Fond of proclaiming he was "American before Plymouth Rock," Dennis Chavez traced his roots in the New World to a 17th century Spanish land grant. The Son of David and Paz Sénchez, Dionisio, "Dennis," Chavez was born on April 8, 1888, in the rural community of Los Chévez. In 1895, David moved his family of eight children to the Barelas community near Albuquerque. Dennis worked driving a grocery wagon at the age of 13 to help support the family.
Despite leaving school, he continued his education after work at the city library, studying engineering and American history and politics. Thomas Jefferson was tremendous influence on Dennis' education. His self-taught engineering skills enabled him to become a surveyor and later assistant to the Albuquerque city engineer.
Gaining the attention of Senator A.A. Jones, Dennis acted as a Spanish interpreter throughout the senator's 1916 campaign. He moved to Washington D.C. to work on the senator's staff following the election. Through the encouragement and support of Jones, Dennis was accepted at Georgetown University Law School after passing a special examination for admittance.
Receiving his degree in 1920, Dennis returned to Albuquerque, opened a law practice and became active in local politics. Jefferson's political philosophy influenced Dennis' own personal belief in placing human rights over property rights.
In 1922, Dennis was elected to the state House of Representatives, serving one term and sponsoring his first reform legislation ? free text books for public school children. Voters then elected him to the U.S. House of Representatives in 1930 and 1932.
During his years in the lower House, Dennis served New Mexico's interests through sponsoring legislation that continues to benefit the state. Examples of his project sponsorship include reclamation projects affecting the Elephant Butte Dam Project and the Carlsbad Irrigation Project. In 1932, he was appointed chairman of the Indian Affairs Committee and in 1933 sponsored a bill authorizing compensatory payments of $750,000 to New Mexico Pueblo Indians for misappropriated lands.
In 1935, following the death of Senator Bronson Cutting, Dennis was appointed by Governor Clyde Tingley to fill the vacancy. He handily won election to the office the following year, serving in the Senate until his death in 1962.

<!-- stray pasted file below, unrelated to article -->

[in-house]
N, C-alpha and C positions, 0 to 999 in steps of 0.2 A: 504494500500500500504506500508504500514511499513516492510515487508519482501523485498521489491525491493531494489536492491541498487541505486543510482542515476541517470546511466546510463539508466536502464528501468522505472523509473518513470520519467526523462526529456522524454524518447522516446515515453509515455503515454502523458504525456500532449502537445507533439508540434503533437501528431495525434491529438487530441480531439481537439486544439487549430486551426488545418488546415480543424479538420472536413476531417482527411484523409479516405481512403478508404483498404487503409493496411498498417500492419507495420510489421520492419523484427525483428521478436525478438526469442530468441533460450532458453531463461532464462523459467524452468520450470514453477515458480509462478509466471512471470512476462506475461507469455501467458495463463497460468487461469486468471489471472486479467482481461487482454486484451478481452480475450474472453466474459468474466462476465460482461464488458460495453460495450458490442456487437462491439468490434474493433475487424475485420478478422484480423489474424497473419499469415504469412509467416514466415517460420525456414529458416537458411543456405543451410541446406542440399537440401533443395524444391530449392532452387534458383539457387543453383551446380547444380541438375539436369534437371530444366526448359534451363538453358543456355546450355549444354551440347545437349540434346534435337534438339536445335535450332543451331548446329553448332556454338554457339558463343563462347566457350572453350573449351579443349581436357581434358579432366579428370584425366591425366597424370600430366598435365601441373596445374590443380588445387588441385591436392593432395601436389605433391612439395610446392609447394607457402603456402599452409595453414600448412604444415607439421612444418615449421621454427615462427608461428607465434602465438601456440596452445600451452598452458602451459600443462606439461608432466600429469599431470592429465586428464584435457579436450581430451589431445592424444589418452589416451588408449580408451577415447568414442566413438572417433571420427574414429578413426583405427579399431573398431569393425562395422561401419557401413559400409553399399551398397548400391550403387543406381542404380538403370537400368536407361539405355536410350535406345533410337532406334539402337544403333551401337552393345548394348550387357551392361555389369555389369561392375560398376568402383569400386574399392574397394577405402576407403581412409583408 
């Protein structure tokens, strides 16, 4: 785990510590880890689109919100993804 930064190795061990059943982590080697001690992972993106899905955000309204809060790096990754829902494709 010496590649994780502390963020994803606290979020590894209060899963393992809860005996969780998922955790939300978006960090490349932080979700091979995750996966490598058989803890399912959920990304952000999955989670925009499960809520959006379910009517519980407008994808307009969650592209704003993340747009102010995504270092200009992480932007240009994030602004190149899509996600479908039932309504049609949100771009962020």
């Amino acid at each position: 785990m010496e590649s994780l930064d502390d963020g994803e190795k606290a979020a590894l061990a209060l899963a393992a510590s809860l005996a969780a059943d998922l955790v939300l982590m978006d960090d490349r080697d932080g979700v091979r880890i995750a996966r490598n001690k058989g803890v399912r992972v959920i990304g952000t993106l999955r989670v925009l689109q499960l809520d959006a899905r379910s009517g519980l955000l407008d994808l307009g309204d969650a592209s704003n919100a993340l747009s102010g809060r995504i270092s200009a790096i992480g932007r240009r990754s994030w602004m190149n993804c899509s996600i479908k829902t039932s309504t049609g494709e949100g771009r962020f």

Throughout his Senate career, Dennis was concerned with the development of resources in the West. He actively supported measures such as water and soil conservation programs, transportation, federal crop insurance, and most importantly for New Mexico, rural electrification. Beginning in 1937, he introduced the first of many bills to protect Indian lands, citizenship, voting rights and self determination. Throughout the 1940s and 1950s, he advocated national education measures.
On the international level, Dennis supported America's entry into the North Atlantic Treaty Organization (NATO). As the only Spanish-speaking senator, he worked closely with U.S. Secretary of State Cordell Hull on forming the Good Neighbor Policy for Latin America. He was particularly effective as President Roosevelt's personal emissary on the planning and development of the Pan American Highway. He became so involved with Puerto Rican problems that he was dubbed "Puerto Rico's Senator."
As a lifelong advocate of civil rights, he co-sponsored one of the first Senate bills to prohibit discrimination in employment. This bill, introduced in 1944, called the Fair Employment Practices Commission Bill, would prohibit discrimination based on race, religion, color, national origin or ancestry. Until the 1964 Civil Rights Bill, however, these rights remained unprotected.
At the height of anti-Communist sentiment in the 1950s, Dennis was among the first to denounce the tactics of Senator Joseph McCarthy of Wisconsin. He frequently called on the Senate to return to "decency, sanity and the basic principles of due process."
At his death, he was fourth ranking in seniority and chairman of the Senate Subcommittee on Defense Appropriations and Public Works. He died in Washington on November 18, 1962, of a heart attack and was buried in Albuquerque three days later with Vice President Lyndon B. Johnson providing the eulogy. He was survived by his wife, Imelda Espinosa (1890-1980), whom he married on November 9, 1911, and their three children.
The many honors bestowed upon "El Senador" include the dedication in 1966 of the Chavez statue in the Capitol's Statuary Hall in Washington. Dennis is the only New Mexican to be so honored. On April 3, 1991, the U.S. Postal Service recognized the senator with a stamp issued in the Great American Series. This stamp acknowledges his lifelong contributions.
As Johnson stated in his eulogy, "Chavez was a man who recognized that there must be a champions for the least among us."
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